September 2016 Issue German Banks Count Cost of Global Shipping Crisis
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LONDON/FRANKFURT, Sept 15 (Reuters) – German banks are struggling to recoup tens of billions of dollars of loans as a global shipping industry slump hits them hard.
The lenders – among the biggest backers of shipowners over the past 20 years – are behind up to a quarter of the world’s $400 billion of outstanding shipping loans, three shipping financiers told Reuters.
This would make them collectively more exposed than banks from any other single country in terms of outstanding debt to the sector.
These institutions are now grappling with a near decade-long slump of parts of the shipping sector since the 2008 financial crisis that is also hurting European peers, such as Britain’s Royal Bank of Scotland.
“German banks account for close to $100 billion of shipping debt out of a world total of around $400 billion,” said Dagfinn Lunde, who spent more than a decade as head of shipping at Germany’s DVB Bank until the end of 2013.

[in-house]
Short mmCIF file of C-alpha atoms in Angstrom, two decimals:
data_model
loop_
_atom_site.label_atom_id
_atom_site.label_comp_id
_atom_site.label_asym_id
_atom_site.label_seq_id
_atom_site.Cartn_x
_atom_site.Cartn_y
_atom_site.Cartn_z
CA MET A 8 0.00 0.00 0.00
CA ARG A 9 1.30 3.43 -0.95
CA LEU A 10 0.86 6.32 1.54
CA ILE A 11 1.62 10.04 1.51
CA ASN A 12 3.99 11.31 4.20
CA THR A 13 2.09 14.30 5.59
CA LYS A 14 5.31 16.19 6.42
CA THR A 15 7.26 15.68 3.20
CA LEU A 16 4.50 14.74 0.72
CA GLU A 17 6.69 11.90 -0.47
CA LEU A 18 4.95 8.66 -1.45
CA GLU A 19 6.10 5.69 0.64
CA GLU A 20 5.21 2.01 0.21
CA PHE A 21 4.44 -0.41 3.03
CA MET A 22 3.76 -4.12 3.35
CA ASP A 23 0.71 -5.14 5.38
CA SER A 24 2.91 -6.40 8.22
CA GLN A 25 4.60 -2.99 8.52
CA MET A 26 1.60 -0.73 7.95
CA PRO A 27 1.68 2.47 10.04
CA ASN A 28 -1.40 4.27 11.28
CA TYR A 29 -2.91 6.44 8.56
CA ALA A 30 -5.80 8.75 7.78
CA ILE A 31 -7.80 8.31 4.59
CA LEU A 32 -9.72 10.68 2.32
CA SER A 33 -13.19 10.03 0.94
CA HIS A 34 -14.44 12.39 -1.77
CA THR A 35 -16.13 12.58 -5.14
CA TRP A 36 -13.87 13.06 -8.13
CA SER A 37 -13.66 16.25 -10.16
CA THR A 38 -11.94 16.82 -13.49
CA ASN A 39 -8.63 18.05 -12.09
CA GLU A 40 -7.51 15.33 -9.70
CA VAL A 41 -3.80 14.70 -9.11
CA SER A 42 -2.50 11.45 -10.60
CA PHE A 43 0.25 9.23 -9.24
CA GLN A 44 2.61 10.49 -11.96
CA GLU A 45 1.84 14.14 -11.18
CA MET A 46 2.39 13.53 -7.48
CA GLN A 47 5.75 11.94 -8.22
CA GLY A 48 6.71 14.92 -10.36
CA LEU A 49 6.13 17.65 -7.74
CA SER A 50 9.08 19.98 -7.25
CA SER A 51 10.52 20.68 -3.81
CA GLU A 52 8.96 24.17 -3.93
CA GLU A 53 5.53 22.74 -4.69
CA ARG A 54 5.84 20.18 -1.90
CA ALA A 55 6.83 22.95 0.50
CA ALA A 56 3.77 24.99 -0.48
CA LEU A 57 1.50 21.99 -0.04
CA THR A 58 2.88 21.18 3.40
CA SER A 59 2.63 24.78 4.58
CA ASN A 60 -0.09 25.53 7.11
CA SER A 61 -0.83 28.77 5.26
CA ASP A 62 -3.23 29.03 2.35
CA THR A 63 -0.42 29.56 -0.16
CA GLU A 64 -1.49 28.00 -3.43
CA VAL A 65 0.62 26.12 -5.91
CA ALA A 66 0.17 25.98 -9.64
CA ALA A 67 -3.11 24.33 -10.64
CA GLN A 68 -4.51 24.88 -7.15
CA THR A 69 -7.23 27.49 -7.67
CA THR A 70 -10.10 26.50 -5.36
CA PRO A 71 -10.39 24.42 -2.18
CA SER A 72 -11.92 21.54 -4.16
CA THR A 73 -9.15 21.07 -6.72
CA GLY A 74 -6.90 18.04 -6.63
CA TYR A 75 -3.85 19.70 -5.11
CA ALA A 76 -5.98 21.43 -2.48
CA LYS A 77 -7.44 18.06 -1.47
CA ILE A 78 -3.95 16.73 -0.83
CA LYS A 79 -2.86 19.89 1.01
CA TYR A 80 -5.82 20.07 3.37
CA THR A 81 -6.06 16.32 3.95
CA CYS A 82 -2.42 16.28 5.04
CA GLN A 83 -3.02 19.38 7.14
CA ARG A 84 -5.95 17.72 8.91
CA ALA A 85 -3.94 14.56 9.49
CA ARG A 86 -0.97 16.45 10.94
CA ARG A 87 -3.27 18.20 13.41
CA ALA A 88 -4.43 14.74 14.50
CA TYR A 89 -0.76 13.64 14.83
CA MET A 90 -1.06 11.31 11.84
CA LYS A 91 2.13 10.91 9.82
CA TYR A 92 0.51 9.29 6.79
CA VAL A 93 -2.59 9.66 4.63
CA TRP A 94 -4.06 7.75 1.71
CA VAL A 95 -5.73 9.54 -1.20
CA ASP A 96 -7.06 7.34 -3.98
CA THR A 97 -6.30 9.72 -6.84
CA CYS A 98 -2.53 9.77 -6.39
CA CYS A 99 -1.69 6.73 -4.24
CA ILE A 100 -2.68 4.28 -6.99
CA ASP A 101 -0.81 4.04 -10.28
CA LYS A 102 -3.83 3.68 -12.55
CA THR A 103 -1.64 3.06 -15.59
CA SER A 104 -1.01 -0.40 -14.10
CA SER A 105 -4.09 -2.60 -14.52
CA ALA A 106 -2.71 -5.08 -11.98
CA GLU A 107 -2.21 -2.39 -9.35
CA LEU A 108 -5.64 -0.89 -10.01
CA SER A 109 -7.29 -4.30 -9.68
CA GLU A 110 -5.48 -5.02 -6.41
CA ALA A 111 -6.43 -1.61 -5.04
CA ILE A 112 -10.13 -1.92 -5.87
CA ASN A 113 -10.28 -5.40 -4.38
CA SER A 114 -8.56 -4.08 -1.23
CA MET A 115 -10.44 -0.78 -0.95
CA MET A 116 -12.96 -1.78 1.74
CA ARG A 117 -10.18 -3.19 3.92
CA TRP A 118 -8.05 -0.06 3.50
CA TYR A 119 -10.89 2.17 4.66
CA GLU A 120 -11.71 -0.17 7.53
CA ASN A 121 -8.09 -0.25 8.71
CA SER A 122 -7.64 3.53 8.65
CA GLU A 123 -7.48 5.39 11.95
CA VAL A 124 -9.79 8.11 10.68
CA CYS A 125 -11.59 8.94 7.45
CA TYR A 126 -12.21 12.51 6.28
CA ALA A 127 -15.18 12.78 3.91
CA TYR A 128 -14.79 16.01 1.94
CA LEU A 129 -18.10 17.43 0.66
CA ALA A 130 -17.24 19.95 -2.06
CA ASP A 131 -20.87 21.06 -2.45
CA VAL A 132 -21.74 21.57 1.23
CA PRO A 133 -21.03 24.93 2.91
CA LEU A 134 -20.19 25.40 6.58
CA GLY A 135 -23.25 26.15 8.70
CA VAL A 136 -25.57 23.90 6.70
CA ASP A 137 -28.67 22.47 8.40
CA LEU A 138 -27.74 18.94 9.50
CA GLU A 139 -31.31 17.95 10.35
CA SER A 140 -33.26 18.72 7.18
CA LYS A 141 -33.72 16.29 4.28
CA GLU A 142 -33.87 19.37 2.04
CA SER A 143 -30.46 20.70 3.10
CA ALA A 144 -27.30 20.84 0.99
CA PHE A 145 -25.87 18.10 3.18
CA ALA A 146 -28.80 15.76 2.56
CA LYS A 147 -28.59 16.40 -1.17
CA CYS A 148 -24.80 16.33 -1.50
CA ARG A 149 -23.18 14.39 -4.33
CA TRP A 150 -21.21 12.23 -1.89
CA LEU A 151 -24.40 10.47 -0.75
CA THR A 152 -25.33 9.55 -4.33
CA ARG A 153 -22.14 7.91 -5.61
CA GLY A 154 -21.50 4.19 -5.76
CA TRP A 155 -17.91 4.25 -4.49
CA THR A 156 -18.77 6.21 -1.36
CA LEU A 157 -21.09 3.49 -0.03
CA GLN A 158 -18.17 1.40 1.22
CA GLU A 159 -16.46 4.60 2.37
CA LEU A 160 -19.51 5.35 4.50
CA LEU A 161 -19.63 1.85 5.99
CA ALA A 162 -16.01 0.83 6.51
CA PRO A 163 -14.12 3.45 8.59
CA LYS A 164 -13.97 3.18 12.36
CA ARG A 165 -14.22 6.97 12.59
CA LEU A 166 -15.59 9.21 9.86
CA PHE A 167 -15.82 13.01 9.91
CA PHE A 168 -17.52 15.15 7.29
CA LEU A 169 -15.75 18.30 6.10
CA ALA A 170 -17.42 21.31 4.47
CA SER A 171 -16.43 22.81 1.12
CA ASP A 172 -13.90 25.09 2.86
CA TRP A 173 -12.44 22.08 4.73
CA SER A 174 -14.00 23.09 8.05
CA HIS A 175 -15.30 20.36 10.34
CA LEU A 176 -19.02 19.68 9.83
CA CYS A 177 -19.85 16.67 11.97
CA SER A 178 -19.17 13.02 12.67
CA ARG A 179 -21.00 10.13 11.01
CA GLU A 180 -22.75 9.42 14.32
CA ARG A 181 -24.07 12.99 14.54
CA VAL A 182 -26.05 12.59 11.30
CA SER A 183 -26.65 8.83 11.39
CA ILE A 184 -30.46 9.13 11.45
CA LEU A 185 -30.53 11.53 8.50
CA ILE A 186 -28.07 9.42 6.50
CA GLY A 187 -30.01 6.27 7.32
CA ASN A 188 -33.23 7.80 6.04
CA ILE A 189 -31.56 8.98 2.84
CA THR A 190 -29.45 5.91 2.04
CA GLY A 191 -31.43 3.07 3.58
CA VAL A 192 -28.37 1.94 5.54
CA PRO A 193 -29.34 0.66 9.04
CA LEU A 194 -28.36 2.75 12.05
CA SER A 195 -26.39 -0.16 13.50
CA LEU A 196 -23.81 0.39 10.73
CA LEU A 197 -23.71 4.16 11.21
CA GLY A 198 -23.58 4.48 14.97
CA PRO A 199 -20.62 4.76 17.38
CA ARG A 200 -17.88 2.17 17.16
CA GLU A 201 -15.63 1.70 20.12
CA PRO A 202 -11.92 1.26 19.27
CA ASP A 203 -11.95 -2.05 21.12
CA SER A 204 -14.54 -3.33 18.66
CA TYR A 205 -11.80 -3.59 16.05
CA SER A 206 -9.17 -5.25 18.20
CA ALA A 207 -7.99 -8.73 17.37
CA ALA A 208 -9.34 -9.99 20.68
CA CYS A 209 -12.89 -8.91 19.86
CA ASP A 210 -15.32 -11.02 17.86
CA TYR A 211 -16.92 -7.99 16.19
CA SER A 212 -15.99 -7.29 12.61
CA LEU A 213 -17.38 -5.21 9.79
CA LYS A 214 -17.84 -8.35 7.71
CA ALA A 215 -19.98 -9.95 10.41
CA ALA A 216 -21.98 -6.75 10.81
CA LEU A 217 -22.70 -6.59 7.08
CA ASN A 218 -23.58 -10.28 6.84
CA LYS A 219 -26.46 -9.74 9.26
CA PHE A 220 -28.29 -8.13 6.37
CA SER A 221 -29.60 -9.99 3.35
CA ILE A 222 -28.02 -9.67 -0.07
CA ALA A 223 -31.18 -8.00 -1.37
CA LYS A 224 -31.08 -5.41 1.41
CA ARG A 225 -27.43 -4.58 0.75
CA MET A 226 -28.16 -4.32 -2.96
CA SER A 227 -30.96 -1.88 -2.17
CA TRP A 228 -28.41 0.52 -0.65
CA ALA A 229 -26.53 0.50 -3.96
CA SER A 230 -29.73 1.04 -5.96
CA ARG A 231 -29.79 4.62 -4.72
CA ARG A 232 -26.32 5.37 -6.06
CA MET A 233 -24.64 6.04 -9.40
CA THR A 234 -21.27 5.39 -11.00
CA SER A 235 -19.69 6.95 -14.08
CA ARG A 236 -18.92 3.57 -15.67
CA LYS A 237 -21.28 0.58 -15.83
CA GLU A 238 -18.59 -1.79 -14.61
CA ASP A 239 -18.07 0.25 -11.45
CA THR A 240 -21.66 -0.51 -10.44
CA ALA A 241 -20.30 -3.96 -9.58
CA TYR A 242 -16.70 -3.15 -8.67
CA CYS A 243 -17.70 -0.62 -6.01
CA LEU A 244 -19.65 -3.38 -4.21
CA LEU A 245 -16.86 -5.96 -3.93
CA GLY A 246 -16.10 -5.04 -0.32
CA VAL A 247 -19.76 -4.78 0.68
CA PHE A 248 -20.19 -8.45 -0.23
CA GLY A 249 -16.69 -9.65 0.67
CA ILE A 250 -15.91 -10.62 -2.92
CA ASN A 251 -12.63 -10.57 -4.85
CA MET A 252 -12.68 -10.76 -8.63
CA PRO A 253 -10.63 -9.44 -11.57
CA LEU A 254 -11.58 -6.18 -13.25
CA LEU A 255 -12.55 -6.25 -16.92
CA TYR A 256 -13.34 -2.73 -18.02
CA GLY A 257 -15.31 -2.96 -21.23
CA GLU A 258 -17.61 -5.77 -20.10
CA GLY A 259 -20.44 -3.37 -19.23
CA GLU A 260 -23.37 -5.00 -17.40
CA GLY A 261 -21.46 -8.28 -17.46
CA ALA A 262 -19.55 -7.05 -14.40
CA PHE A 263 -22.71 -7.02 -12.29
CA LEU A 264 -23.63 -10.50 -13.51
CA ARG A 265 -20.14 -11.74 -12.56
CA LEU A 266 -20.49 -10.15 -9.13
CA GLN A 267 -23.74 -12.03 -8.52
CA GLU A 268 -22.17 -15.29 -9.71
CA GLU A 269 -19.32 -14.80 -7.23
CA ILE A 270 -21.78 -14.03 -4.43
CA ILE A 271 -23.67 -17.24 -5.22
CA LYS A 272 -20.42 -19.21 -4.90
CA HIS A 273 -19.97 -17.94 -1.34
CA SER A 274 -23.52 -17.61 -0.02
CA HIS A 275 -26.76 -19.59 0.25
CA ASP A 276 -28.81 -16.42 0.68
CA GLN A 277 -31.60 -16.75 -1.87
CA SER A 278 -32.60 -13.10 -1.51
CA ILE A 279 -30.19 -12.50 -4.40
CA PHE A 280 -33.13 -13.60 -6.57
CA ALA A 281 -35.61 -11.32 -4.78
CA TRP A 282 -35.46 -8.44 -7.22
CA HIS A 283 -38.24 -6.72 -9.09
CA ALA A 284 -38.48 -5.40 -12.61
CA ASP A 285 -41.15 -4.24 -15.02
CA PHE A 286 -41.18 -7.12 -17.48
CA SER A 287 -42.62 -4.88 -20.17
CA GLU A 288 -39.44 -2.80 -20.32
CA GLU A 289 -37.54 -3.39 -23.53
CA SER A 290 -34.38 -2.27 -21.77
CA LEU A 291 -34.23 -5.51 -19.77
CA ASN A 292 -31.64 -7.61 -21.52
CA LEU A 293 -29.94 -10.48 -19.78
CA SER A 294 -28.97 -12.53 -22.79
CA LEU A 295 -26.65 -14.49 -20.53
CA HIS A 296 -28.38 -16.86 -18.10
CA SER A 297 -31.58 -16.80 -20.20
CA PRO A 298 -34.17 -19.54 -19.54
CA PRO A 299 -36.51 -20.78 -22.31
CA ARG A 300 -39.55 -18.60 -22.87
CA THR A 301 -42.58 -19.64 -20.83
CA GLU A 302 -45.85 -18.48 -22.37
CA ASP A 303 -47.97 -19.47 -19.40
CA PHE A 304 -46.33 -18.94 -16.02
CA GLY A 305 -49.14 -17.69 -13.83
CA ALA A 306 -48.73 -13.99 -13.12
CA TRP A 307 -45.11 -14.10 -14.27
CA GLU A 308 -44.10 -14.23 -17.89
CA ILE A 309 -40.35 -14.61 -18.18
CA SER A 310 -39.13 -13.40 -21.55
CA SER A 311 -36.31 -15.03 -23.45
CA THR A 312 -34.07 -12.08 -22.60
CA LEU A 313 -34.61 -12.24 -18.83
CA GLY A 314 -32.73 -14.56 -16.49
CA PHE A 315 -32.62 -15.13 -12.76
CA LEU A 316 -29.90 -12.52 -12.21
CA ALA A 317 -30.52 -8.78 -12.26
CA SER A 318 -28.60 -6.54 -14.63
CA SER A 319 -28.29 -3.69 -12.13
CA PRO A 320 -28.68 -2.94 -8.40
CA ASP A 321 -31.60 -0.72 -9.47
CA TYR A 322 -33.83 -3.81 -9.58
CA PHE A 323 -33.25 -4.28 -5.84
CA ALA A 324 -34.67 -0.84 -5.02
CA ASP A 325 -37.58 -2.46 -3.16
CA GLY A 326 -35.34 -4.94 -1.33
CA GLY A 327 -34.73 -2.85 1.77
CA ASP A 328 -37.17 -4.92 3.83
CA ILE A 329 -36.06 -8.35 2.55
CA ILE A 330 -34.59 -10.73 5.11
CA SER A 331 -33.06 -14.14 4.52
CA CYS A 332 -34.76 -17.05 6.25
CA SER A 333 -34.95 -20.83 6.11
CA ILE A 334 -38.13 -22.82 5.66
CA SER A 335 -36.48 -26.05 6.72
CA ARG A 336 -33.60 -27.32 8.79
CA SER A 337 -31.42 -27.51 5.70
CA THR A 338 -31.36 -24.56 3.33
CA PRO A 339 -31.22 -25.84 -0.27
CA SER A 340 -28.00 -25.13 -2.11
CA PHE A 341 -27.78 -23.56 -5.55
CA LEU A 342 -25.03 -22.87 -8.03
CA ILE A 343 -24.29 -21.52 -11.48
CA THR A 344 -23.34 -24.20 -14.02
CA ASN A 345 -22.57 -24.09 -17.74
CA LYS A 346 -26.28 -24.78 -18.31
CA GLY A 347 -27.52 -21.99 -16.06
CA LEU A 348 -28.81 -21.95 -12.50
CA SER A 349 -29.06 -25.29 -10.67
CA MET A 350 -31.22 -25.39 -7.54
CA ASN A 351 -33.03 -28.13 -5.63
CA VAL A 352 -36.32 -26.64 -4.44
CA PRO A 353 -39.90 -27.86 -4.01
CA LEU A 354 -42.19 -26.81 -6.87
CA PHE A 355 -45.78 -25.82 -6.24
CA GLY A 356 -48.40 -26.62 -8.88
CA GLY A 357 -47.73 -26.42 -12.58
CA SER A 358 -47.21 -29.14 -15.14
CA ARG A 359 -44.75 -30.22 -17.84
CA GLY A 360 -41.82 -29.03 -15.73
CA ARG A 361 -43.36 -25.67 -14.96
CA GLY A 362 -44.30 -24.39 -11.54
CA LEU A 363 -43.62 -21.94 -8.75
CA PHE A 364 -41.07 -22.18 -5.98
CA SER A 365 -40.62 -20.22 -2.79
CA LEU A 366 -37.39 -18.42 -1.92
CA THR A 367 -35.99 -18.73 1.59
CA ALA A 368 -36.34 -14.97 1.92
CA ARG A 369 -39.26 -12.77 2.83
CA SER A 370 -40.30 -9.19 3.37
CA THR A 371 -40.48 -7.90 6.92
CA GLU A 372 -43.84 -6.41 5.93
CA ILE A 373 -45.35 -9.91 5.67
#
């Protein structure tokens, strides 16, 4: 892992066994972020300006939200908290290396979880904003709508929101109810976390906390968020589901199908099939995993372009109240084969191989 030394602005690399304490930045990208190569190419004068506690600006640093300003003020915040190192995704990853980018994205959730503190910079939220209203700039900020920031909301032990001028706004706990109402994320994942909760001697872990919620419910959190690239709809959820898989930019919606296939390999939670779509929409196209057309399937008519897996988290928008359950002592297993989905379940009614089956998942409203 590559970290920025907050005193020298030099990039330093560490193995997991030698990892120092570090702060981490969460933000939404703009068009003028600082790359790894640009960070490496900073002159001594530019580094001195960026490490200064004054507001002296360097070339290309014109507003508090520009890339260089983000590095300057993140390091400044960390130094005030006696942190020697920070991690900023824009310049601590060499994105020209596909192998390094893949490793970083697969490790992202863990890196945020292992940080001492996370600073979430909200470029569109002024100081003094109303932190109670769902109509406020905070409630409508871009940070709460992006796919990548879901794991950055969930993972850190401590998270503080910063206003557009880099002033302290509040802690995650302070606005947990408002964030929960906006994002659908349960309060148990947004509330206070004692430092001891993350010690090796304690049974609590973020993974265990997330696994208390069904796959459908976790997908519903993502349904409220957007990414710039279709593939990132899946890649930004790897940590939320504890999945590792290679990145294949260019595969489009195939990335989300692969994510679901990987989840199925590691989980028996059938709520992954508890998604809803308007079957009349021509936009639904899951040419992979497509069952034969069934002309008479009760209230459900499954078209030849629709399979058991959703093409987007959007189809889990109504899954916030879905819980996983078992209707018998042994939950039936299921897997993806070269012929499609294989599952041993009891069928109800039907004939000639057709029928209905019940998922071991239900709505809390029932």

The same estimates of German bank exposure and total sector debt were made by two other shipping finance executives, who declined to be named, citing the confidentiality of their business dealings.
Lunde, now a board member of Norway’s Maritime and Merchant Bank, said German lenders had been “throwing money” at the sector when shipping business was brisk. “When the values tumbled, they were left with massive exposure to toxic debt.”